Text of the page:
It’s not uncommon for an employee to want to embark on secondment for professional and personal discovery, to see things differently and subsequently return to their old post with a renewed sense of enthusiasm for their work.

It is critical for any employee who is actively seeking a secondment to explain to their existing employer what the net benefit to the company will be at the end of the placement. An employer who values the happiness and the career goals of their staff members will usually listen and consider everything. 

In this situation, the would-be secondee must be able to demonstrate to their current boss that such a placement would benefit the company and in what specific way(s). This should be done before approaching the department or company they wish to be seconded to and are prepared to follow up the initial discussion with their employer with a formal written request.

If the employer is successfully sold on the idea then they may even be prepared to approach the department or company on the employee’s behalf, thus increasing the chances of acceptance due to their greater pull, pay grade and authority.

Making the most of a secondment

There are many ways in which a seconded employee can make the most of their temporary transfer by:

  • Contacting their new colleagues before the secondment officially begins, usually via LinkedIn, the professional networking website.
  • Not being reluctant to ask questions if and when they do not understand something.
  • Making an effort with any contacts gained at their new position, both professionally and socially.
  • Researching the firm they intend to approach in advance (if an external secondment). After all, knowledge is power!
  • Keeping abreast of what’s going on within their old department or company during their absence; ensuring they’re not going to be hopelessly out of the loop upon their return.
  • Thinking, and being 100% sure about what they want to get out of their secondment.
  • Inviting and encouraging feedback from their new colleagues rather than wishing to avoid constructive or negative criticism.
  • Being prepared, willing and eager to listen and learn, rather than being impatient and trying to do too much, too soon.

Things an employee should be aware of

An employee wishing to enter a secondment should be mindful that employee rights, such as protection against unlawful discrimination and unfair dismissal, only stand if there has been ‘continuity of employment’ with the employer. It is therefore critical for them to ensure the secondment agreement states that their statutory period of continuous employment remains intact, even if the secondment is an external one.

Furthermore, all likely eventualities should be clarified in advance. For example, the secondee should be in no doubt as to which employer they must notify in the event of illness or wishing to take annual leave. They should also be fully aware of how and when the secondment will end and/ unless otherwise agreed in advance, that their old job will still be waiting for them.

Finally, although a secondment (especially an external one) is essentially a new job, the grace period for settling in is likely to be much shorter, so the secondee should prepare thoroughly in advance to be able to hit the ground running on day one.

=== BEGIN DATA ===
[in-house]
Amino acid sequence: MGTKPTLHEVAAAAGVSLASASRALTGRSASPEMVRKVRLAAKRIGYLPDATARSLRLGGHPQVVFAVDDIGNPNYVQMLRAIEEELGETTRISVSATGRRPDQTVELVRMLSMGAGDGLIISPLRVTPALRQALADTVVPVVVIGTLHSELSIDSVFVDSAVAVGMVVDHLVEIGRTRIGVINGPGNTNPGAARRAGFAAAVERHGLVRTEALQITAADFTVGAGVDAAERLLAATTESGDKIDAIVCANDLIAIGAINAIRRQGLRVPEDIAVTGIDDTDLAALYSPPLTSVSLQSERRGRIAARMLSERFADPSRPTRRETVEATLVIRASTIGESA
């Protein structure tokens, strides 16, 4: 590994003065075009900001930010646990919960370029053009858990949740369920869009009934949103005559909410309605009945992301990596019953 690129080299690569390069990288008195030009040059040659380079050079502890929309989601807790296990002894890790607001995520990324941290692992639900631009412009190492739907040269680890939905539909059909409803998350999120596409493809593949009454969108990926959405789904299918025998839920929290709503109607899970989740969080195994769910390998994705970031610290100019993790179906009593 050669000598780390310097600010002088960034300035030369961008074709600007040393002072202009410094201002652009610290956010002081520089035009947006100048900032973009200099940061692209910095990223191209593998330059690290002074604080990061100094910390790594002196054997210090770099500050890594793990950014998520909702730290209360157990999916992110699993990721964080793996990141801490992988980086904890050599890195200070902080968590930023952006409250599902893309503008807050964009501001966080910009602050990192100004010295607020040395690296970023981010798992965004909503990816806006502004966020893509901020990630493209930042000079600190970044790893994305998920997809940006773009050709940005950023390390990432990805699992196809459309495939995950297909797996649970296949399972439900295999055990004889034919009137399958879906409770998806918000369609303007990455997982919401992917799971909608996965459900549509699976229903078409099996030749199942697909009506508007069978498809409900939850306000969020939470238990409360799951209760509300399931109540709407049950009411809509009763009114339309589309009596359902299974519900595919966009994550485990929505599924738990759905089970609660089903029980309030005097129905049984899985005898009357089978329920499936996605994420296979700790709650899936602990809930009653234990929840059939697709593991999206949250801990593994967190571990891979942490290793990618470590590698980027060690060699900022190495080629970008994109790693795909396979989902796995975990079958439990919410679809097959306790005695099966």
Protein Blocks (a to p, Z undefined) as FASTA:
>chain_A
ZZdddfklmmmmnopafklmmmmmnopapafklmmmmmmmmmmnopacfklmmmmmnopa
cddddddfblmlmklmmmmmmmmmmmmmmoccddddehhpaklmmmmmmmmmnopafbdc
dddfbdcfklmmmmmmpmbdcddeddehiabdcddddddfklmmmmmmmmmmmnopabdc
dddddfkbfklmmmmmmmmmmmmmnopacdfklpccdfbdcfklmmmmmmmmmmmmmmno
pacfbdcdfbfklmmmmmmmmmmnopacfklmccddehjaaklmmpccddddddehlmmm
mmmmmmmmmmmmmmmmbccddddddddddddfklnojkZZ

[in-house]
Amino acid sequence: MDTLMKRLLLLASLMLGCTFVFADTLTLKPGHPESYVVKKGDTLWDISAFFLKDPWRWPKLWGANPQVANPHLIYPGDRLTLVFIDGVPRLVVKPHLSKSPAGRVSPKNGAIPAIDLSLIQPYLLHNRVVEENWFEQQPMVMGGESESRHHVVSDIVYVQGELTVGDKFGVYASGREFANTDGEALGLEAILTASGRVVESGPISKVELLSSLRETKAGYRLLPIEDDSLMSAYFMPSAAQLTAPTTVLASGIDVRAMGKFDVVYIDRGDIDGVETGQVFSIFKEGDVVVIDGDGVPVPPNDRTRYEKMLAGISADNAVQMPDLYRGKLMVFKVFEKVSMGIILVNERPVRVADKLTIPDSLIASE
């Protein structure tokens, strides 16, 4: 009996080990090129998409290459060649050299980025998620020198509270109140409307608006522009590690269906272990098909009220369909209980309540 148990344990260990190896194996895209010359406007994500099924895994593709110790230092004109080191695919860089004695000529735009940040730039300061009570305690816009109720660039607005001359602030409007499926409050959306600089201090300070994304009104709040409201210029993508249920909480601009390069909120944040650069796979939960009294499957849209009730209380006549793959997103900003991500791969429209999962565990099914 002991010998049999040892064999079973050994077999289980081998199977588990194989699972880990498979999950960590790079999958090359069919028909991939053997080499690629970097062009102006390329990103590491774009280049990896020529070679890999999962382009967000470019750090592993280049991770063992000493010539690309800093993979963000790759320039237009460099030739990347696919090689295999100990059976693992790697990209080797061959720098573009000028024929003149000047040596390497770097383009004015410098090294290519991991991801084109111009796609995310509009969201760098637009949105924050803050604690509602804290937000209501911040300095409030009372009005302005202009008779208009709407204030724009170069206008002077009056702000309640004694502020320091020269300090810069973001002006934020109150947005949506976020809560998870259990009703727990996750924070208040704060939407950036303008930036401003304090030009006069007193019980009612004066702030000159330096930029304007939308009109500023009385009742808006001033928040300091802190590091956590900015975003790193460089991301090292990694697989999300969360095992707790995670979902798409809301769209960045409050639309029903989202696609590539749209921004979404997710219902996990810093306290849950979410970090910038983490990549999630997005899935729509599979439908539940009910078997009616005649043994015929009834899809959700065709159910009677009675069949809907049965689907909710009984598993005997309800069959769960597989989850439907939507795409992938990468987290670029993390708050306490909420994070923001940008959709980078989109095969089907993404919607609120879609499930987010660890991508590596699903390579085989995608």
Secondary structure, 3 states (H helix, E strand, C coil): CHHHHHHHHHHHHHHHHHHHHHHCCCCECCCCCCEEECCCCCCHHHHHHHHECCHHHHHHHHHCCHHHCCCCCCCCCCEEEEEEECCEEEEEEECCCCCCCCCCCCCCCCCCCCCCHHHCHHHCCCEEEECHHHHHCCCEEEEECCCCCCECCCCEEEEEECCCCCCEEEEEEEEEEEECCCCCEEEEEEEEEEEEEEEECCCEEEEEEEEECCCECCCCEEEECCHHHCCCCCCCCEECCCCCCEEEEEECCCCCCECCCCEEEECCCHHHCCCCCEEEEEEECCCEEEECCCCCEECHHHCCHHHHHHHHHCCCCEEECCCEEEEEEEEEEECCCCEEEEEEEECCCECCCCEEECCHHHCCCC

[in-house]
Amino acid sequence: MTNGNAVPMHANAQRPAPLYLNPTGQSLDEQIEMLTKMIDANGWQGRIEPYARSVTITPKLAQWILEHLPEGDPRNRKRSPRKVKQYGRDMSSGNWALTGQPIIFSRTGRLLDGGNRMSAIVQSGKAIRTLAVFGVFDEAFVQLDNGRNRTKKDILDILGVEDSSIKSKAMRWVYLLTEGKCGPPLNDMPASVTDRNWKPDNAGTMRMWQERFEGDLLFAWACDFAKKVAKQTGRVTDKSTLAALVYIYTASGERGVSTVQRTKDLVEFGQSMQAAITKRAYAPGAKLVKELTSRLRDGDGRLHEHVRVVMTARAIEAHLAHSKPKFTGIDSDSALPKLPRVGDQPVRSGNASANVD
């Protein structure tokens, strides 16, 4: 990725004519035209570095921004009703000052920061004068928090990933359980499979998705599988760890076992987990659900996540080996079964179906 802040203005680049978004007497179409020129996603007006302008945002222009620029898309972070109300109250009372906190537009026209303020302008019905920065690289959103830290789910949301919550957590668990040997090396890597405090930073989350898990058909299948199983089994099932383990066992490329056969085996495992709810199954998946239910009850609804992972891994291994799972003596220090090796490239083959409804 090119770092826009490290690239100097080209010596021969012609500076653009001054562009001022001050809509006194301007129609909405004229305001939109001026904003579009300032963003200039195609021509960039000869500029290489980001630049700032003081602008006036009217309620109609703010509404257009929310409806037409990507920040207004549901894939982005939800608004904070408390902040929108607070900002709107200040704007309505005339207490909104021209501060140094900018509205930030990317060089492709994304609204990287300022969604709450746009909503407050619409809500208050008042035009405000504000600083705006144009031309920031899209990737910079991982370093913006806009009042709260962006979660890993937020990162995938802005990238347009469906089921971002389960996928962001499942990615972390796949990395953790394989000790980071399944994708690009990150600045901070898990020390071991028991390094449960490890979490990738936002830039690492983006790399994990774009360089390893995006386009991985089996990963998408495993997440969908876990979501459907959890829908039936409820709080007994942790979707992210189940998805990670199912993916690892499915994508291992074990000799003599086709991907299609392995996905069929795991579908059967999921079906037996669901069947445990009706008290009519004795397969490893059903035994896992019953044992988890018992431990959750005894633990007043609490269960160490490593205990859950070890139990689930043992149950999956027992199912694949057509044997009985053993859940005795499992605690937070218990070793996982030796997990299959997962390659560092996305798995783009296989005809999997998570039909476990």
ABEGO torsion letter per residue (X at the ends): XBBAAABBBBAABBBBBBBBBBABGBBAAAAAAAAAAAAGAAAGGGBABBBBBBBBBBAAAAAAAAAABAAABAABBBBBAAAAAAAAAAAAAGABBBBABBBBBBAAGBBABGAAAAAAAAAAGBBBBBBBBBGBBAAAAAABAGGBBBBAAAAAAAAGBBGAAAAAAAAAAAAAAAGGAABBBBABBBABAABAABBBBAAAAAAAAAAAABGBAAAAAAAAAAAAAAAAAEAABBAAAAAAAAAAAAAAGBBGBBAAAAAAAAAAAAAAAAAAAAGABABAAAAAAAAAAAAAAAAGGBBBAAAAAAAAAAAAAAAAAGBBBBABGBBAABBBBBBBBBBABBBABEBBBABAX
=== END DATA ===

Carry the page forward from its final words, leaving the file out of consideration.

From an employer’s perspective

A good employer will generally be amenable to the concept of secondment agreements. As previously noted, they are a great way to improve the skills and experience levels of employees, thus investing in the future of the company. 

Things an employer should be aware of

A secondment agreement should be deliberately broad in terms of outlining the duties of the employee for the duration of the placement. This is to avoid unreasonable limitations on what tasks the host company may require the secondee to carry out while working for them.

Ideally, all three parties should be involved in drawing up any external secondment agreement, as all three have to sign it before it can come into effect. In this regard, external agreements are different from internal ones which, as alluded to earlier, can be an informal consensus between company departments.

One of the main drawbacks with external secondment agreements is how costly they are to draw up, thanks to the legal requirements that must be adhered to. It’s vital that the agreement clearly outlines which company will be responsible for paying the employee’s salary, also taking into account factors such as bonuses, expenses, overtime and training costs, leaving no room for later disputes of disagreements.

Any agreement should also include preparations for the end of the secondment to ensure the seconded employee’s transition back into their old role is as smooth as possible.

There awaits a vast myriad of potential problems if an external secondment agreement is poorly written or overly ambiguous.

Finally, a responsible employer should be aware of the potential of personal upheaval for the seconded employee, mainly if the post they’re being endorsed to is based far away from their family and friends. Therefore, bosses or managers should consider employees on an individual basis when deciding whether they’re suitable for a particular secondment or not.

Key Takeaway 

If you need to professionally draw an agreement to second an employee to another business, and clarify the legal responsibilities, contact an employment solicitor for advice.